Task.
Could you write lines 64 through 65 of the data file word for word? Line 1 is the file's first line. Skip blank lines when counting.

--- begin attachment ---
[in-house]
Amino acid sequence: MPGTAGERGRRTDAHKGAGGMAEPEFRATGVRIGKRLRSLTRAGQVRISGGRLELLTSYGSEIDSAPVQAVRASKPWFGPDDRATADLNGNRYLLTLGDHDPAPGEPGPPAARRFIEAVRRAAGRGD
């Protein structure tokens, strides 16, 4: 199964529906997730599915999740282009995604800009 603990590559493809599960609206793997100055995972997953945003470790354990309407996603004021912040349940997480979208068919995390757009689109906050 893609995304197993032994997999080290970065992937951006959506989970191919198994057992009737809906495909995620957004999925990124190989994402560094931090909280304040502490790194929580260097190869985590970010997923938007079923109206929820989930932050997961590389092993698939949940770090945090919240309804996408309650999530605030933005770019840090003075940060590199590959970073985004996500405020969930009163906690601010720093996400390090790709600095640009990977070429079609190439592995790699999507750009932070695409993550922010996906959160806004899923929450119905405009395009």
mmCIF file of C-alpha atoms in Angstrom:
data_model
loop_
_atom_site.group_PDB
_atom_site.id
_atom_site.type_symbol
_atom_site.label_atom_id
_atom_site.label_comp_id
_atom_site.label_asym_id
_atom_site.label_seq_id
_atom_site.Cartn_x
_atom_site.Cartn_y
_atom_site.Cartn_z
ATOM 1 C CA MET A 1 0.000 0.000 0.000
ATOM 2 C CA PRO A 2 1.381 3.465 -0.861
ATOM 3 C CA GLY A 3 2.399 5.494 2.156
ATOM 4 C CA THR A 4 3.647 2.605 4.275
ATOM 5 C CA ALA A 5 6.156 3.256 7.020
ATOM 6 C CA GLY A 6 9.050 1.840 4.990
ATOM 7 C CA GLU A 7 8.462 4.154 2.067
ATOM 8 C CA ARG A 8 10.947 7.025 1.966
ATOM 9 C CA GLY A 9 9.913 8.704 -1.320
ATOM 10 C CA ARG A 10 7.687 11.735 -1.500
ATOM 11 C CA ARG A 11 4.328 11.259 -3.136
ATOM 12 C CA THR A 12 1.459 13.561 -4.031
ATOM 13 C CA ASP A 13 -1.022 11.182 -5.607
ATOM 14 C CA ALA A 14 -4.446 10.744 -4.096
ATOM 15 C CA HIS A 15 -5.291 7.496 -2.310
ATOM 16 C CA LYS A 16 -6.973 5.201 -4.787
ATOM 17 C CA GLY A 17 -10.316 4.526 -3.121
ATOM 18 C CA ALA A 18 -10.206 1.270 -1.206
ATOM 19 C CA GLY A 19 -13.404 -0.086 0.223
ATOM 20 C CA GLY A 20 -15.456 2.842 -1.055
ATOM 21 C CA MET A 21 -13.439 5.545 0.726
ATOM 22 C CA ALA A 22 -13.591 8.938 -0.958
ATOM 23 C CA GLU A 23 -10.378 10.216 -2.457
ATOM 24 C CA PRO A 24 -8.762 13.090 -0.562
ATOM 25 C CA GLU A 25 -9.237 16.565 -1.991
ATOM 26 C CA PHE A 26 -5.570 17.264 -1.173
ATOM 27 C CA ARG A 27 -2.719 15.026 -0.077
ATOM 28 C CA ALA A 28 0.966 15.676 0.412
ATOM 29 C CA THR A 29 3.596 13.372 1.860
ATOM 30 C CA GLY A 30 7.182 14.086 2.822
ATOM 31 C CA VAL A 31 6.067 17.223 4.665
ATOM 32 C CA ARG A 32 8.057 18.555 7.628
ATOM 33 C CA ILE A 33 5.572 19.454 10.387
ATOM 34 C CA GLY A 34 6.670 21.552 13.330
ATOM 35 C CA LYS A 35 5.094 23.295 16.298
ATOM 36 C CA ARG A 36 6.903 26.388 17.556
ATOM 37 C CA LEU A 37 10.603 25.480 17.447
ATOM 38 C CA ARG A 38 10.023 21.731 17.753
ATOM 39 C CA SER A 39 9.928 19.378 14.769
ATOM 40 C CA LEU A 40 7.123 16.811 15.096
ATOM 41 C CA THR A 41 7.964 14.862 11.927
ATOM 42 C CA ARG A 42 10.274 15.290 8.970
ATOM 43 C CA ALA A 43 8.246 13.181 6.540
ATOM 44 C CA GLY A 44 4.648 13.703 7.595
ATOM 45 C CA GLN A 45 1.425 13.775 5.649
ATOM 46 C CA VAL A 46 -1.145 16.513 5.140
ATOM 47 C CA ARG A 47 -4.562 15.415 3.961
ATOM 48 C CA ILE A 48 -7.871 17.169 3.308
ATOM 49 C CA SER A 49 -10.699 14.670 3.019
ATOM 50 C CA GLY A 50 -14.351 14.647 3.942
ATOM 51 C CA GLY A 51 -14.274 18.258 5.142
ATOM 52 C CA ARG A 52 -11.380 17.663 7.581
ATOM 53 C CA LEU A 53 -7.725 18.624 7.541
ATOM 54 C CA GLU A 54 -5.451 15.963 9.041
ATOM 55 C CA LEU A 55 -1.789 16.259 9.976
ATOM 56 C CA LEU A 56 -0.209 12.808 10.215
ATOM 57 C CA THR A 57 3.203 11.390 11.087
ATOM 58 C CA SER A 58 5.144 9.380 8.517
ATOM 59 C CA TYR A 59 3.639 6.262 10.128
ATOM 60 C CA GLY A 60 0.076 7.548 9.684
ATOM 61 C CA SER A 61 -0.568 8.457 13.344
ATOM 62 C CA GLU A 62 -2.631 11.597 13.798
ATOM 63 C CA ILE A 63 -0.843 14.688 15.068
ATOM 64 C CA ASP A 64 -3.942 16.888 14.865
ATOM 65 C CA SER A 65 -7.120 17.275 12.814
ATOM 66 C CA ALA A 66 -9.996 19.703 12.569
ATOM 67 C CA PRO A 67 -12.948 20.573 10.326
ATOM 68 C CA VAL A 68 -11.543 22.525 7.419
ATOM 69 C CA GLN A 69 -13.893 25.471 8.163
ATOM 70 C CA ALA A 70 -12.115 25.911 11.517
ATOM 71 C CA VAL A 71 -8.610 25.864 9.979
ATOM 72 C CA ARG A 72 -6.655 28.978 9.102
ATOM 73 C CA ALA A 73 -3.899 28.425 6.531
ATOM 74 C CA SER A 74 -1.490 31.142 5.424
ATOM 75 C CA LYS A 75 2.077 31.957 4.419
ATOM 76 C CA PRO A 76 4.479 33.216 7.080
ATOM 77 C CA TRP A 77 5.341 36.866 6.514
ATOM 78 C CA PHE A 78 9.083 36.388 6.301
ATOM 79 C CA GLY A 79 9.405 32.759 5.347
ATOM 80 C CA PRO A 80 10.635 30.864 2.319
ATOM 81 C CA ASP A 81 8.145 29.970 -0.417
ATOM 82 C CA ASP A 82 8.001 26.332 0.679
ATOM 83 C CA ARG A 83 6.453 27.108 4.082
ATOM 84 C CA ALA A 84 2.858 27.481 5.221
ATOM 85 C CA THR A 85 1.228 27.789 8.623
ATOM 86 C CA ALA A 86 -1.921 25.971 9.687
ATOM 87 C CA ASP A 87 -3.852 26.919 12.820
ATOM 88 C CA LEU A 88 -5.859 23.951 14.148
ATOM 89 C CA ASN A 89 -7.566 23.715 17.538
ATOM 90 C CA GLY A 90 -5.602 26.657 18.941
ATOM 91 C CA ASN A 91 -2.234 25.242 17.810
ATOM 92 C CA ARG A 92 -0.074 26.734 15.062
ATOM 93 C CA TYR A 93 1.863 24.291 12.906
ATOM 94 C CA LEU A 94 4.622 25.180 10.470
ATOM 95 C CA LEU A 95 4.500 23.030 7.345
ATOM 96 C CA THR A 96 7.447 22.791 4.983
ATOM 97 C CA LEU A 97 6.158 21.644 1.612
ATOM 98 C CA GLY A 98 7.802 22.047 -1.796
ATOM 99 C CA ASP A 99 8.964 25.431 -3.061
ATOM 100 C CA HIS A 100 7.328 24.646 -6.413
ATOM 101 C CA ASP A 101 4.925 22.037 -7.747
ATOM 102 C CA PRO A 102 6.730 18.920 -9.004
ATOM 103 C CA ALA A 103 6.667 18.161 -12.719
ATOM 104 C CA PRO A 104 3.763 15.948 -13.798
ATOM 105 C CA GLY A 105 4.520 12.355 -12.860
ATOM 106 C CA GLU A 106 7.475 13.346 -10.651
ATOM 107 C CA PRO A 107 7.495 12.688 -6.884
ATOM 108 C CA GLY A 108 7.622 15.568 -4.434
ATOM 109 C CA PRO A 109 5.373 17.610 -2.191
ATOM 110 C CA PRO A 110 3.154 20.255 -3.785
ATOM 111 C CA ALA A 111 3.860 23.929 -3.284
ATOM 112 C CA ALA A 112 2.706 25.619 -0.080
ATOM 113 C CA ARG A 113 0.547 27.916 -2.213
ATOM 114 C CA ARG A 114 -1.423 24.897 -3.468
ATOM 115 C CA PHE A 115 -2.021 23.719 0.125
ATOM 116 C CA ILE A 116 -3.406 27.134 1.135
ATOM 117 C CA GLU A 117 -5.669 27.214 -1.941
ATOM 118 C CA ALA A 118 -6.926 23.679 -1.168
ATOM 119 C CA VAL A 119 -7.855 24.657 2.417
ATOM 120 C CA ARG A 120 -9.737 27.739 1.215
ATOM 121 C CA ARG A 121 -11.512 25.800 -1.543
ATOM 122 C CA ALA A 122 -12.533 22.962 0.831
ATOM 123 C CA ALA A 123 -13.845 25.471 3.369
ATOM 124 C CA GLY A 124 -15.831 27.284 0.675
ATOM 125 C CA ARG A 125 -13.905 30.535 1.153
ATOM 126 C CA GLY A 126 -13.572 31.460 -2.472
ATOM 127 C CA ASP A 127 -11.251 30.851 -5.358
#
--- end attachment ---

ATOM 48 C CA ILE A 48 -7.871 17.169 3.308
ATOM 49 C CA SER A 49 -10.699 14.670 3.019